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  1. Alfa
    CANADA, U.S. 'NEVER MORE DIFFERENT'


    OTTAWA (CP)-- Canadians shouldn't worry about their sovereignty because in many ways this country and the United States have never been further apart, says the next ambassador to Washington.


    Frank McKenna was grilled for 90 minutes by the Commons foreign affairs committee on Tuesday. And while the session was largely overshadowed by controversial comments on continental missile defence, the former New Brunswick premier had some interesting and candid insights on his new job.


    McKenna thinks the U.S. should back off on criticisms of Canadian marijuana decriminalization. He worries about the gulf between Canadian and American understanding of one another. And he believes the two countries can't do enough to harmonize their shared border.


    "I don't think I've ever seen the countries, in many ways, more different,"


    McKenna told the committee.


    "We're going in a very different direction from the United States of America."


    By example, he cited legislative measures such as same-sex marriage, gun control and pot decriminalization.


    And he said Canada's "whole approach with respect to preserving the social structure, social security in Canada, is dramatically different from the direction of the United States of America.


    "We just seem to be much further apart than we've ever been before. So my view is Canadians have done a good job of protecting our cultural integrity and our sovereignty."


    McKenna made a spirited defence of Canadian independence in matters such as marijuana, which many American legislators have sharply criticized.


    It has been suggested if Canada decriminalizes pot, it could cause problems at border crossings. McKenna said Americans should examine their own lax gun laws first.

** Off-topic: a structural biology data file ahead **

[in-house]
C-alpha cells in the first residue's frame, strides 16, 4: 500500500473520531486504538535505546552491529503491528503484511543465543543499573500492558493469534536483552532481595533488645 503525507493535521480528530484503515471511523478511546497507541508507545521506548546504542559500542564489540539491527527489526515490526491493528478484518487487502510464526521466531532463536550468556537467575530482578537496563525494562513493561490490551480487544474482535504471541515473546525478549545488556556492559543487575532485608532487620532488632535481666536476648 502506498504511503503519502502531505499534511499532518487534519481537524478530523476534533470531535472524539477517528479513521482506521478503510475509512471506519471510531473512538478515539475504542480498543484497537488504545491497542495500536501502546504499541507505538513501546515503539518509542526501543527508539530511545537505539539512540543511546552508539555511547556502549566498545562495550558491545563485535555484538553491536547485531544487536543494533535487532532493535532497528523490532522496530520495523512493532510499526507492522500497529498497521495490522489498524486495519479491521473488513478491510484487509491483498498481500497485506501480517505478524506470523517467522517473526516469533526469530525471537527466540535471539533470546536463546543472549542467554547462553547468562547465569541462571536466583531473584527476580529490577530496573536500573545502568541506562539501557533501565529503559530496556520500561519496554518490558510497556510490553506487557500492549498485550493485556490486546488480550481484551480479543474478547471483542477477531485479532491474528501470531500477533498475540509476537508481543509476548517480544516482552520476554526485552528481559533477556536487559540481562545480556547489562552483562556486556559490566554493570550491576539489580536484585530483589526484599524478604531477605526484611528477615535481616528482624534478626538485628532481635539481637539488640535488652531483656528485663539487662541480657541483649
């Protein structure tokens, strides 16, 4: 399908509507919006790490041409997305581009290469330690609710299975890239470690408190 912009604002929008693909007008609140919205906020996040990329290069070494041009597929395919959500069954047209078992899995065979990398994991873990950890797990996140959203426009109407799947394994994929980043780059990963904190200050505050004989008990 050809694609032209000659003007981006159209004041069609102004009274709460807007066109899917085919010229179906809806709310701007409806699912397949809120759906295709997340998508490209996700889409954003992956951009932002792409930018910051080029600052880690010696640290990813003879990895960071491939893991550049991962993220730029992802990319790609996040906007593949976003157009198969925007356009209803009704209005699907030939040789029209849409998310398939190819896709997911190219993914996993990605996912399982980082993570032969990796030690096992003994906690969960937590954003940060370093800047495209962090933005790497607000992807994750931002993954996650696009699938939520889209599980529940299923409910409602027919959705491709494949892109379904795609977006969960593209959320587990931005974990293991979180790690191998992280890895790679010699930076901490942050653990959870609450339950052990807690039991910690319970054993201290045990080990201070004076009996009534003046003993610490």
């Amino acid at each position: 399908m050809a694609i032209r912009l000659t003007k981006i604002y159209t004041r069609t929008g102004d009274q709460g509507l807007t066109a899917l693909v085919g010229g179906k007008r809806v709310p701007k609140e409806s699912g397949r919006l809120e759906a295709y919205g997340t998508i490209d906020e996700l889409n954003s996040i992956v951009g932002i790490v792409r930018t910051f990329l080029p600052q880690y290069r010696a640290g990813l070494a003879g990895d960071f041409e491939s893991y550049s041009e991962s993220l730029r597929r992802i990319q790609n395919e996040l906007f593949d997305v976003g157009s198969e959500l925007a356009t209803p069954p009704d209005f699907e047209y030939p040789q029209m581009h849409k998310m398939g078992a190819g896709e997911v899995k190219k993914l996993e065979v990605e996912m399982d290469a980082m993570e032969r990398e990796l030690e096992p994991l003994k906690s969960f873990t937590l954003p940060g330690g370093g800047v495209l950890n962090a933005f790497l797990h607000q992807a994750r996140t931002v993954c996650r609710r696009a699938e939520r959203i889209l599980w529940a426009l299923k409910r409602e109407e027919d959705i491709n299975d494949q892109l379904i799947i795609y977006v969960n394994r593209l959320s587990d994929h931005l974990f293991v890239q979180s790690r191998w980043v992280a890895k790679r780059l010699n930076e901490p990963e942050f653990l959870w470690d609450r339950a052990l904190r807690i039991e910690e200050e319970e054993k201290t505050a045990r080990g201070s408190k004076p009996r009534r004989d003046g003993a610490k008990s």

"One of the biggest problems Canada faces is with respect to guns from the United States coming across the border and being used in crimes in Canada.


    So we could make the argument that each of us should be entitled to our own domestic policy, even though it has some implications for the other country."


    Americans, said McKenna, "are largely indifferent to Canadians" and need to be constantly reminded of the importance of Canada's import and export markets.


    And Canadians don't appreciate the psychological impact the Sept. 11, 2001 terrorist attacks had on American society.


    Do Canadians "truly understand the sense to which the United States was traumatized and the sense to which that has driven their public policy since then?" McKenna asked.


    "No. I don't think our citizenry overall have understood that."


    Security trumps everything else in U.S. policy these days, and McKenna said he'd like to see the Canada-U.S. border "as seamless as possible" to assure our mutual interests.


    But he also said that overly deep integration with U.S. policy could harm Canada's sovereignty.


    "I think you could reach a stage where it would be a threat," said McKenna, citing occasional calls for a common currency.


    McKenna was also asked what type of diplomat he'll be in Washington.


    Paul Cellucci, the departing U.S. ambassador to Canada, frequently made headlines and raised hackles by criticizing Ottawa's domestic policies.


    "I liked his style. You always knew where he was coming from," said McKenna.


    "I like that kind of candour. I think it's very helpful."

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